Electronic Arts might have just saved around $7 million.
The programmer of the original John Madden Football is no longer due damages that a jury previously awarded him. A federal judge has overturned that decision (as first reported by the San Francisco Chronicle) that would have compelled publisher Electronic Arts to pay nearly $4 million plus an additional $3 million in interest.
The original jury determined that EA continued to use the work of programmer Robin Antonick for seven years after he left the company without compensating him or crediting him. San Francisco’s U.S. district judge, Charles Breyer, reversed that finding.
“Without the opportunity to view each of the versions [of the later games], the jury had no basis for evaluating whether the changes [the expert] addressed altered each subsequent game,” Breyer said. “[Therefore there was] no evidence from which a reasonable juror could conclude that [the games] are virtually identical when compared as a whole.”
Breyer dismissed Antonick’s case, but the programmer’s lawyers confirmed they will appeal.
“The evidence showed they used his source code without permission,” attorney Robert Carey said on behalf of Antonick.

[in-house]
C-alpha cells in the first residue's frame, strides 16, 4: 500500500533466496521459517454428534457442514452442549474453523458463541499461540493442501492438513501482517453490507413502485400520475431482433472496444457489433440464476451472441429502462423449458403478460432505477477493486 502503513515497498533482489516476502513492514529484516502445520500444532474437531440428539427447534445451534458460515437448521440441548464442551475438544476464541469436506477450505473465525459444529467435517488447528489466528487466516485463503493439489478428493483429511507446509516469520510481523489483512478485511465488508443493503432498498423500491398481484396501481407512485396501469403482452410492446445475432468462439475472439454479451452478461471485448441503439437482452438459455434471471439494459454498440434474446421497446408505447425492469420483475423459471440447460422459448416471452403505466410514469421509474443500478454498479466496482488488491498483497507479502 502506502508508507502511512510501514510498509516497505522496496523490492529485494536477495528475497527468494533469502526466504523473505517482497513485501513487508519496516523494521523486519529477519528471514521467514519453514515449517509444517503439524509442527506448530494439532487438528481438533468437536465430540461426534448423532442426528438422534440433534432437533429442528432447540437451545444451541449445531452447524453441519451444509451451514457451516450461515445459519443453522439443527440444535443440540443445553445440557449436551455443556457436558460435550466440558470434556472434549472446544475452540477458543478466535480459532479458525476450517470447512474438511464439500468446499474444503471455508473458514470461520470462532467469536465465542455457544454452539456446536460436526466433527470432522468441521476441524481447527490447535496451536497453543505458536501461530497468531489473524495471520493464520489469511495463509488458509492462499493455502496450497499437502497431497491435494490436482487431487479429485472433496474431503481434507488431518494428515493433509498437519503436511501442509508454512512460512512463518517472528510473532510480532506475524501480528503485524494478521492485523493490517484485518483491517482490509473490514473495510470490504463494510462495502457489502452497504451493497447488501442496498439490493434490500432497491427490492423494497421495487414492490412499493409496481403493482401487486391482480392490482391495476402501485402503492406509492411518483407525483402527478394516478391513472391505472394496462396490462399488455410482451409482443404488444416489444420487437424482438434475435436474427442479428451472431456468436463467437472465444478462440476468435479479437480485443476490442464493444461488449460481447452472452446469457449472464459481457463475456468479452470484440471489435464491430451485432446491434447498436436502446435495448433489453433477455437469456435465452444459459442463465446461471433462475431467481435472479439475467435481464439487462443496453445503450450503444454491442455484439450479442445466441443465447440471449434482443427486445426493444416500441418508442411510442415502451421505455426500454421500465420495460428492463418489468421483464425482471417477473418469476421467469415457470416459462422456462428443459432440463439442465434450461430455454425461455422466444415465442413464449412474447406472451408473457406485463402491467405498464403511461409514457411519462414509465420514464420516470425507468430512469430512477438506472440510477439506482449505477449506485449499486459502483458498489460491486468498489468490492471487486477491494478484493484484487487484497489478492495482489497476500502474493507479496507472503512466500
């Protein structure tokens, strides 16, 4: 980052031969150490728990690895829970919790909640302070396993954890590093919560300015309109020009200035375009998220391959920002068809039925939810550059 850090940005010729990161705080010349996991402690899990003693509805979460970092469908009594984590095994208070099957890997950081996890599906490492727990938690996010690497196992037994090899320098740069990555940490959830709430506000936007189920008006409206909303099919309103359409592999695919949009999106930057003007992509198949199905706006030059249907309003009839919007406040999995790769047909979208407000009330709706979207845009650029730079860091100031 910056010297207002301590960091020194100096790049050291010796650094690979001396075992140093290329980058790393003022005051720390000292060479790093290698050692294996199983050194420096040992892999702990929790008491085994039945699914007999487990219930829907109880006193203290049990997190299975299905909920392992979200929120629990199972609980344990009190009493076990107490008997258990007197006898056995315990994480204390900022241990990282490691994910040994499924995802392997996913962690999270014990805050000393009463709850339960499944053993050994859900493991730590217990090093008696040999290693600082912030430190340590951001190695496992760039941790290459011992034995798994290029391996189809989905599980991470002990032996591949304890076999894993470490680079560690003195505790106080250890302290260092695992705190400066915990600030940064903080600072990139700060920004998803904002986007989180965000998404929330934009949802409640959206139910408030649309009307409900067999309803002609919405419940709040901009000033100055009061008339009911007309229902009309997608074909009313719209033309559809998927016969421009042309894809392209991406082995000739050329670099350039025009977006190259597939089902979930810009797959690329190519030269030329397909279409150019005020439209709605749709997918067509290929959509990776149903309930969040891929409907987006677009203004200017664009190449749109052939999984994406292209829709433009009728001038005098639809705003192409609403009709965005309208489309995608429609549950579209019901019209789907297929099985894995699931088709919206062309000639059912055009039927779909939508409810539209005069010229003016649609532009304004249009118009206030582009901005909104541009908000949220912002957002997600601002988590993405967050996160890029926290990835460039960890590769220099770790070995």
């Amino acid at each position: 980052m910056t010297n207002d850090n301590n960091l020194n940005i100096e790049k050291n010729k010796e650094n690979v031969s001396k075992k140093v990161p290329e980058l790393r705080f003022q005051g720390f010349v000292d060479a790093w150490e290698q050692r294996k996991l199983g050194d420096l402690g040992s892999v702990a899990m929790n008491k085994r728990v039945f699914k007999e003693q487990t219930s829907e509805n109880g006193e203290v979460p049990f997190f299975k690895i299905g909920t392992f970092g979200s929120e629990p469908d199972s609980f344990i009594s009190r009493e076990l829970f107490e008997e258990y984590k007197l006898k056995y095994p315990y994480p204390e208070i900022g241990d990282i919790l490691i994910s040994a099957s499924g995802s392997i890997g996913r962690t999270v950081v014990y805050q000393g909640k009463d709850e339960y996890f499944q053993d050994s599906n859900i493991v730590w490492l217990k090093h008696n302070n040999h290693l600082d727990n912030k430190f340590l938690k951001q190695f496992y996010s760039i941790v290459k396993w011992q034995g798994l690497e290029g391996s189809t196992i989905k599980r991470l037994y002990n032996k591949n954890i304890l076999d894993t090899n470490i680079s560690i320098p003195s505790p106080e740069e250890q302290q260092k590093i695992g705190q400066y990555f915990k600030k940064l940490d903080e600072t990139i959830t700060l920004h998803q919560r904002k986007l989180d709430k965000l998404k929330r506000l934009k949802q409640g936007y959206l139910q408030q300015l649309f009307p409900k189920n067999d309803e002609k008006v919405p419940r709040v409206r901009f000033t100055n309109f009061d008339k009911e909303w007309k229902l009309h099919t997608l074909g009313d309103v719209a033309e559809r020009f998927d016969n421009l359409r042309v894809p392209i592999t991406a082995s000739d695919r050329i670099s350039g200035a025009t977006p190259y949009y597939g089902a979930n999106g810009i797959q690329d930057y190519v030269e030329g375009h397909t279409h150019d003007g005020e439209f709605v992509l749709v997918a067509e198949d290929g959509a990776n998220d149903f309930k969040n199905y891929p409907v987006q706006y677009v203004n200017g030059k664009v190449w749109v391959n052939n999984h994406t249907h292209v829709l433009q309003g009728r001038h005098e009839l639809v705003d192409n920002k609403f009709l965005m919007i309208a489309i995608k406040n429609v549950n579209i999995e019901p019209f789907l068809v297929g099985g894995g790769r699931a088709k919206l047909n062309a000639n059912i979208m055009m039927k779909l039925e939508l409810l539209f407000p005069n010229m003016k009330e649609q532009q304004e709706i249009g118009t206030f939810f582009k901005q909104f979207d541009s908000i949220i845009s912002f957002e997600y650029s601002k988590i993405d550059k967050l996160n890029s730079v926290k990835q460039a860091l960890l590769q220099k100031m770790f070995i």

While Antonick programmed the first John Madden Football in 1988 for the Apple II, EA Sports hired a new team for the followup games on Sega‘s Genesis console. Antonick claims for the next seven years, the publisher built every Madden game on top of his original code. EA maintains that it reprogrammed the entirety of the sequels with the new team.
“We are thrilled to see the claims resolved in favor of EA,” the company’s lead attorney, Keker & Van Nest partner Susan Harriman, said in a statement provided to GamesBeat. “It was the right result. As Judge Breyer held, there is no evidence that any of the Sega Madden games are virtually identical to the Apple II game that Robin Antonick programmed. The evidence also proved that EA’s source code was not substantially similar to Antonick’s source work. As EA has maintained from day one, Antonick was fully compensated for his work on the Apple II game. Because Antonick had no involvement in the Sega Madden games, he had no entitlement to further royalties. “
EA Sports’ Madden Football franchise is still one of the biggest and most lucrative games on the market. Madden Football 25, the latest, was the third best-selling title last year in the U.S., according to market-research firm The NPD Group. It was only behind Take-Two Interactive‘s Grand Theft Auto V and Activision’s Call of Duty: Ghosts.